Virginia’s Positive Behavioral Interventions and Supports (PBIS) for School Discipline – How is it Going?

by James C. Sherlock

The means that Virginia has chosen to maintain classroom discipline, called Positive Behavioral Interventions and Supports (PBIS), is controversial.

That controversy exists within the federal Department of Education (DOEd).

That organization’s Office of Civil Rights (OCR) has claimed for years that traditional methods of discipline are racist in outcomes and thus violate civil rights laws.

Well, last I looked, PBIS has disparate outcomes in Virginia.

Fairfax County Public Schools is the king of PBIS implementation in Virginia and has been for years.

Short Term Suspensions, Fairfax County Public Schools

Albemarle County Public Schools labels itself “the most antiracist school division in Virginia.”

Short Term Suspensions, Albemarle County Public Schools

(2020-21 results skewed by COVID)

Other experts argue that education policy is a matter for the states and that it is a bridge too far to insist that federal civil rights laws are violated by school discipline systems that have disparate outcomes.

The implementation and outcomes of PBIS really matter. The teaching of PBIS in education schools is the law in Virginia since 2020. 

We know from a DOEd Institute for Educational Sciences (IES) project just reported that implementation is very hard and not sticky without a lot of continuing support.

We do not know the quality of the implementation in Virginia and we remain unable to measure the results in classrooms.

Other than that, we are on track.

Glossary. The education community has a fetish for renaming things. This is one of those instances.

  • Responsive to Intervention (RTI) aims to identify struggling students early on and give them the academic support they need to thrive in school;
  • Multi-Tiered Systems of Supports (MTSS) is a generic term for academic supports derived from RTI;
  • Virginia Tired Systems of Supports (VTSS) is our version of MTSS;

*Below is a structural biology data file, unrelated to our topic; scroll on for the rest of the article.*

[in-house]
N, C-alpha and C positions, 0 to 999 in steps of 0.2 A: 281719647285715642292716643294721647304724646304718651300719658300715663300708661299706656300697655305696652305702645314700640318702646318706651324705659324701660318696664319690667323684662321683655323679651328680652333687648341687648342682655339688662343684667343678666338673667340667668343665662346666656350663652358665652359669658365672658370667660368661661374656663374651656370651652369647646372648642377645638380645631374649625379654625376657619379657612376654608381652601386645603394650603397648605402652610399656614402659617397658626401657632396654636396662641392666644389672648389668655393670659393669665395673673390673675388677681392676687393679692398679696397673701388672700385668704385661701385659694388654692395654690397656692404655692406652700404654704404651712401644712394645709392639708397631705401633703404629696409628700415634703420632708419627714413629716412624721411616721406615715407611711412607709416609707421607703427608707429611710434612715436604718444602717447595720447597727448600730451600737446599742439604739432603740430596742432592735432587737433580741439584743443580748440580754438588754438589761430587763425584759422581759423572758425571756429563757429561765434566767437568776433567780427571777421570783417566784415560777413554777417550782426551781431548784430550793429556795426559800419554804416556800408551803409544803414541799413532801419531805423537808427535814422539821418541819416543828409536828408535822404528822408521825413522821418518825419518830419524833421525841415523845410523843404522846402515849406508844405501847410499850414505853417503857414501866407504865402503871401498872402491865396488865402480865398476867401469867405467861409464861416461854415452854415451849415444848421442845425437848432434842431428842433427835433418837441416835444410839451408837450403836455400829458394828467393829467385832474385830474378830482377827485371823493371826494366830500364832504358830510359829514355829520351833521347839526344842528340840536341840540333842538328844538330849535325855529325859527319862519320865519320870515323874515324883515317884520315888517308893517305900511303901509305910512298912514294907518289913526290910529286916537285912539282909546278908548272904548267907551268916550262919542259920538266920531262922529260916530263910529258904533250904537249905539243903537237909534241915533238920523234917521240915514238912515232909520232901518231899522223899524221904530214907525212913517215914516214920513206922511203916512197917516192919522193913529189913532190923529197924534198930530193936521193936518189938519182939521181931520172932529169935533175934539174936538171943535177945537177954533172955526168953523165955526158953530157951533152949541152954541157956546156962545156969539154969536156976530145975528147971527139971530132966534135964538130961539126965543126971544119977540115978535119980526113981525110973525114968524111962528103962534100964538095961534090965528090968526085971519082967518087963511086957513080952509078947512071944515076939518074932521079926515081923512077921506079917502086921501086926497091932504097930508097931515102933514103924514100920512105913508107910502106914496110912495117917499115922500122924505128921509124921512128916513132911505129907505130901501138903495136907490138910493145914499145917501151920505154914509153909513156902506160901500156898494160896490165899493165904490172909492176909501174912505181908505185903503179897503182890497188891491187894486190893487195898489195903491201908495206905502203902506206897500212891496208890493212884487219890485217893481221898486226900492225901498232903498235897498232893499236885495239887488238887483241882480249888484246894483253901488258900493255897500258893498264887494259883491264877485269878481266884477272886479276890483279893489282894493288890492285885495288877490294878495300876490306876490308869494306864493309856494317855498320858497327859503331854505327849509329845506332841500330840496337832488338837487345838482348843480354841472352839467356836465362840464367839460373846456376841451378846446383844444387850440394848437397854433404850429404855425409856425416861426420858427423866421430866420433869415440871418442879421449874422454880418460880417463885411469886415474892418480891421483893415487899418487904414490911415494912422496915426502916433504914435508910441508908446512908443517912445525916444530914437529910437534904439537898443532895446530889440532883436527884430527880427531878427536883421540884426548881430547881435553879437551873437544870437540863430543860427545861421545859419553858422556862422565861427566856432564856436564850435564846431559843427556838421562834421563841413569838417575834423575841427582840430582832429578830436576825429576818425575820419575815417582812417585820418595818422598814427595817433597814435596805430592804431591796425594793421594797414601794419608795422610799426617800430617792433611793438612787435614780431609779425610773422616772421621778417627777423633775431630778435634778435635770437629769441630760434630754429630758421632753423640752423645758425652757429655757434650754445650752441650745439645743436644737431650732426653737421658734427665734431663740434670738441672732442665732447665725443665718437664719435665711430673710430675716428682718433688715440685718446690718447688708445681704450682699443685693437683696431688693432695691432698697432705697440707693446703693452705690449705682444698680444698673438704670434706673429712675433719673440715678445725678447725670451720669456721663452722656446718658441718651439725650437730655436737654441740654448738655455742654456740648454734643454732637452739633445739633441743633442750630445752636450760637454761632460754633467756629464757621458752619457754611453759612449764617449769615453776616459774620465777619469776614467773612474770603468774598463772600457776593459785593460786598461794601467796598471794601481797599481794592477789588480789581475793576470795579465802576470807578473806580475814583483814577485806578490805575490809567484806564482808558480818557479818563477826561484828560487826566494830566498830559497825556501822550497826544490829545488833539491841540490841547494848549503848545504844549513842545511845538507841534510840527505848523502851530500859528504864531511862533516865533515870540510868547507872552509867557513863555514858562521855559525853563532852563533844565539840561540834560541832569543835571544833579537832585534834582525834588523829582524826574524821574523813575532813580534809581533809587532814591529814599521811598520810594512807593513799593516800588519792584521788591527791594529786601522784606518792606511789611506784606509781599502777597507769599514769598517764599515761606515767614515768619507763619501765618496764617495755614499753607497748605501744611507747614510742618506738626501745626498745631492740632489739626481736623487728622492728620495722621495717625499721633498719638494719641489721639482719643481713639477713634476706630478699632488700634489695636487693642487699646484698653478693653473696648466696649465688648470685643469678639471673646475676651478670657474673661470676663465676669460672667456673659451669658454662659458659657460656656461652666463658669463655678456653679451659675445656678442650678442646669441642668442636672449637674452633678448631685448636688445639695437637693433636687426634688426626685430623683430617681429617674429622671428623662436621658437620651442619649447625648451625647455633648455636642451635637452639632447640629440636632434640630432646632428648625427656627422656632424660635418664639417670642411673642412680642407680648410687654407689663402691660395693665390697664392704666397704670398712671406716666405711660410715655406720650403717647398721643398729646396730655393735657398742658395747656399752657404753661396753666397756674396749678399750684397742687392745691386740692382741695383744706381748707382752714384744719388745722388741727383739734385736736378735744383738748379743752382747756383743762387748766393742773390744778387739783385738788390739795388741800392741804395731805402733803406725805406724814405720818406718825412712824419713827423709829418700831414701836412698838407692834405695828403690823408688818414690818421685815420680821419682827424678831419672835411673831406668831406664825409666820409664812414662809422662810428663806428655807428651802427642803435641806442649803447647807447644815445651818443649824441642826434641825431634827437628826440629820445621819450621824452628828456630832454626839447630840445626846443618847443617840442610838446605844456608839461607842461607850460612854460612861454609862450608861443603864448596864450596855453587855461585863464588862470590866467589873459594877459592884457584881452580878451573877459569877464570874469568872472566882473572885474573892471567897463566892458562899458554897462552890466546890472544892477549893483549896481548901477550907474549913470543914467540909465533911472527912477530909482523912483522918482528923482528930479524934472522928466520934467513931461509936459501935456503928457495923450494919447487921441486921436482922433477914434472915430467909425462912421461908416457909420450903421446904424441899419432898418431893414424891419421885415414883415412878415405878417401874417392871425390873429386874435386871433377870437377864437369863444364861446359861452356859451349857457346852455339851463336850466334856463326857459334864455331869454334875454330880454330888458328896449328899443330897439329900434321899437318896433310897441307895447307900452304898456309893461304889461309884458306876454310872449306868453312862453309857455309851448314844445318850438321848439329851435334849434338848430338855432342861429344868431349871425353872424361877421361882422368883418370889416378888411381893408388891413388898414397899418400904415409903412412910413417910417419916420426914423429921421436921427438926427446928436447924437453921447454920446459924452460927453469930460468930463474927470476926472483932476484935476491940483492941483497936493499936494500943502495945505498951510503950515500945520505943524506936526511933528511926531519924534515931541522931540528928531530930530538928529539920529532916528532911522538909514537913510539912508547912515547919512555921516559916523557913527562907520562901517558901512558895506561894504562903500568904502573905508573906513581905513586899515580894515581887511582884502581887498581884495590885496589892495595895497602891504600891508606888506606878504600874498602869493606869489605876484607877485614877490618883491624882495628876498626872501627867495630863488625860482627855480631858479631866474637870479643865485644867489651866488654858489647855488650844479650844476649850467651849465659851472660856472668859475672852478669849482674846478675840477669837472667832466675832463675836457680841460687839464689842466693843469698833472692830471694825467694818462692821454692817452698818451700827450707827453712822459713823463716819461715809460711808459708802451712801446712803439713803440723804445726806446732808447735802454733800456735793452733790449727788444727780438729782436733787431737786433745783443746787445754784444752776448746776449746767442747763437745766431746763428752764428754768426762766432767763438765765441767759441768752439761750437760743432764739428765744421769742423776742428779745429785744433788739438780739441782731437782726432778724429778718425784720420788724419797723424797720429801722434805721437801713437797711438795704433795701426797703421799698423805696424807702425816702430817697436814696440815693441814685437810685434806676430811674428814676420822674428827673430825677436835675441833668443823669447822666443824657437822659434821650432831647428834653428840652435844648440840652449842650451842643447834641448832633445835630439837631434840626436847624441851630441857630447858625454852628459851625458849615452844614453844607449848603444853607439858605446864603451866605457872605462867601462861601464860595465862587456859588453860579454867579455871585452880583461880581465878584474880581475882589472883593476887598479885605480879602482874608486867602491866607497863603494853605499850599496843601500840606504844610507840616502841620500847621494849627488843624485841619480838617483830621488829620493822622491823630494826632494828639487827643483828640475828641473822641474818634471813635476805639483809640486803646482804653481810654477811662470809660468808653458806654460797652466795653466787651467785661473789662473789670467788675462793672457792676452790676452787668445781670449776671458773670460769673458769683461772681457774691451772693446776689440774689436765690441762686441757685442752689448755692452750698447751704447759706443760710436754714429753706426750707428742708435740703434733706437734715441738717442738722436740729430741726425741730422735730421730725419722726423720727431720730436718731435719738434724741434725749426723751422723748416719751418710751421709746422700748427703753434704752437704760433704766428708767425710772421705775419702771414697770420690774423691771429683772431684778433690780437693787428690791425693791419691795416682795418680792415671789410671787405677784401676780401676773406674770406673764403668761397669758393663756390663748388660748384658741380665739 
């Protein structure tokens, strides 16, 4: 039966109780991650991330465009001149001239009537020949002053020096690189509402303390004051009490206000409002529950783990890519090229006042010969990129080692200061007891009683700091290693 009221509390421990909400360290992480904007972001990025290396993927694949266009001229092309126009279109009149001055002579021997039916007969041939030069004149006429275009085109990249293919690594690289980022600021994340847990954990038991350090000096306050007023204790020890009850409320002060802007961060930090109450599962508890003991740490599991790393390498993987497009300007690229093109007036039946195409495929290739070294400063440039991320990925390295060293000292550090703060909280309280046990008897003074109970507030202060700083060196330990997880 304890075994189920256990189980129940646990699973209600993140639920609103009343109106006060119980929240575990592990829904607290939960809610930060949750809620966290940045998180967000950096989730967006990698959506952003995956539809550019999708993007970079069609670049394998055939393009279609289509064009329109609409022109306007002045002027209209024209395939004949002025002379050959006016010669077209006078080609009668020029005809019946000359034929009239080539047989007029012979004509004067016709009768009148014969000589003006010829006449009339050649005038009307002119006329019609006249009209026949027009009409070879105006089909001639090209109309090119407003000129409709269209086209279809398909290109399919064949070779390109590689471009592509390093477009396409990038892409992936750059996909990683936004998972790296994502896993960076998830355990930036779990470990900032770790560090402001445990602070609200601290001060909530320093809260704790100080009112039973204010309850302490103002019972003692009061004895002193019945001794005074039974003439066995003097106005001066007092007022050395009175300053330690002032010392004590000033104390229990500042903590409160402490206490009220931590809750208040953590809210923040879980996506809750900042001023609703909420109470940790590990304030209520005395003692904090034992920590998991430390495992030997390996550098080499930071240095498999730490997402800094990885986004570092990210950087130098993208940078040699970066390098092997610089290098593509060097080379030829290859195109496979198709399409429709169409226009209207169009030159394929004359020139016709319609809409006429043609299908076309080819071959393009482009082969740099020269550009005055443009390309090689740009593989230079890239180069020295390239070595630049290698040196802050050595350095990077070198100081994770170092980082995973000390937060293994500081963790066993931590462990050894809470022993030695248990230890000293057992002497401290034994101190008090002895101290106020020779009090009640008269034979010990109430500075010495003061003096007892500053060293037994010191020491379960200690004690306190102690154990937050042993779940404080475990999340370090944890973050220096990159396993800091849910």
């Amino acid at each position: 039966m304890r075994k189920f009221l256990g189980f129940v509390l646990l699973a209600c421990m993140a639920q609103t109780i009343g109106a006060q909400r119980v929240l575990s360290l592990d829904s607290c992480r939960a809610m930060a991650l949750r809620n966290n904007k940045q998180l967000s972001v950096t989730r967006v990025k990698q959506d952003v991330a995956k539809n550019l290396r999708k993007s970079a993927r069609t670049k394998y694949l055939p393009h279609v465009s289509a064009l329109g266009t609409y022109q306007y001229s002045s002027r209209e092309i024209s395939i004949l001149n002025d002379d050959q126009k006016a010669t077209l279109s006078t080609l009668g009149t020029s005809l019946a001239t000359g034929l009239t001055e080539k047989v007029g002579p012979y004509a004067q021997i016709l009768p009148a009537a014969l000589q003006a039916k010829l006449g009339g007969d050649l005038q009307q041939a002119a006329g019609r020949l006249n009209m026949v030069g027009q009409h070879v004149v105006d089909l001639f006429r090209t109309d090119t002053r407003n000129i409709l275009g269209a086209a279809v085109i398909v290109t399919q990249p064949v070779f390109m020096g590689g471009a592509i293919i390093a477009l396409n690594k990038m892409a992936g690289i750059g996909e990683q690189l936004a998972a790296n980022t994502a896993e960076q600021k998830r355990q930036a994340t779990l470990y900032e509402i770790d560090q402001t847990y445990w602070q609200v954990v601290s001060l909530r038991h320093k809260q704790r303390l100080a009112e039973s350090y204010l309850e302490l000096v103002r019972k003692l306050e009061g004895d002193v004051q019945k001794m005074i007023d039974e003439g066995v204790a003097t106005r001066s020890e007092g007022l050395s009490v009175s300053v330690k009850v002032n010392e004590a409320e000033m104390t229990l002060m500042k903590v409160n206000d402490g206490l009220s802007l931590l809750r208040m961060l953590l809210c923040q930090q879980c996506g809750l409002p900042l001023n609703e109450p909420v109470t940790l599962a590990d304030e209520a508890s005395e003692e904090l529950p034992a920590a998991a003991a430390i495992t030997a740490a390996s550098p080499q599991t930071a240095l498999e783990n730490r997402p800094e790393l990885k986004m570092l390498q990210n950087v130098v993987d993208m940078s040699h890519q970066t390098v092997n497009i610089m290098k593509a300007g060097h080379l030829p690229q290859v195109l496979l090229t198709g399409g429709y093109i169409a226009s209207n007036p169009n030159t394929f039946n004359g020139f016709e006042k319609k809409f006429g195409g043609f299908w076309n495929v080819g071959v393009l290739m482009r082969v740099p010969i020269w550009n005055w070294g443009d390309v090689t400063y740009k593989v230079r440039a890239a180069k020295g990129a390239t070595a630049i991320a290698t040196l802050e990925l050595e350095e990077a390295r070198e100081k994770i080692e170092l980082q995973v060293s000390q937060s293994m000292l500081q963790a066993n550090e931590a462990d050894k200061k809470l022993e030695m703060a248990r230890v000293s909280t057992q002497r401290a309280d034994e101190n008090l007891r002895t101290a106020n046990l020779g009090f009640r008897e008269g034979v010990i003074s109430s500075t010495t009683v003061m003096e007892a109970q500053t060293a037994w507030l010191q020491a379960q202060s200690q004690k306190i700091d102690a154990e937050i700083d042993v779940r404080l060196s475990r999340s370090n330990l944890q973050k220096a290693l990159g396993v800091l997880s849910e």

• Positive Behavioral Interventions and Supports (PBIS) is the name for the MTSS-derived system of discipline used in VTSS.

Policy. With another Dear colleague letter (DCL), the Biden administration Department of Education (DOEd) Office of Civil Rights (OCR) re-endorsed PBIS in July. That policy originated in an Obama administration DCL .

It had been shelved by the Trump administration.

The Trump administration withdrew the 2014 Dear Colleague Letter in December 2018. The letter announcing the rescission declared: “States and local school districts play a primary role in establishing educational policy, including how to handle specific instances of student misconduct and discipline, and in ensuring that classroom teachers have the support they need to implement appropriate discipline policies.”

In other words, not federal business.

OCR has never wavered in its support for PBIS. They claim in both DCLs that PBIS or something like it is demanded by federal law.

Other observers strongly disagree. Safe and Orderly Schools: Updated Guidance on School Discipline by the Manhattan Institute is worth a read. It succinctly stated the conservative case against the Obama DCL.

Virginia. Virginia Tiered System of Supports (VTSS) was originally launched in 2007 to encourage the practices originally developed for special education -– Response to Interventions (RtI) –- to be applied to general education populations.

A five-year pilot program for VTSS measured support to academic progress, not its effects on student behavior.

Teachers believed that student behavior management is central to the remaining agenda: only about a third of the group conclude that “VTSS was helpful for non-academic areas like behavior management this year.”

Virginia adopted PBIS training in ed schools by law during the Democratic interregnum. Now VTSS Research and Implementation Center (VTSS-RIC) and the VDOE’s Training and Technical Assistance Centers (T/TACs) provide “professional learning and on-site coaching to participating school divisions,” of which there are 54.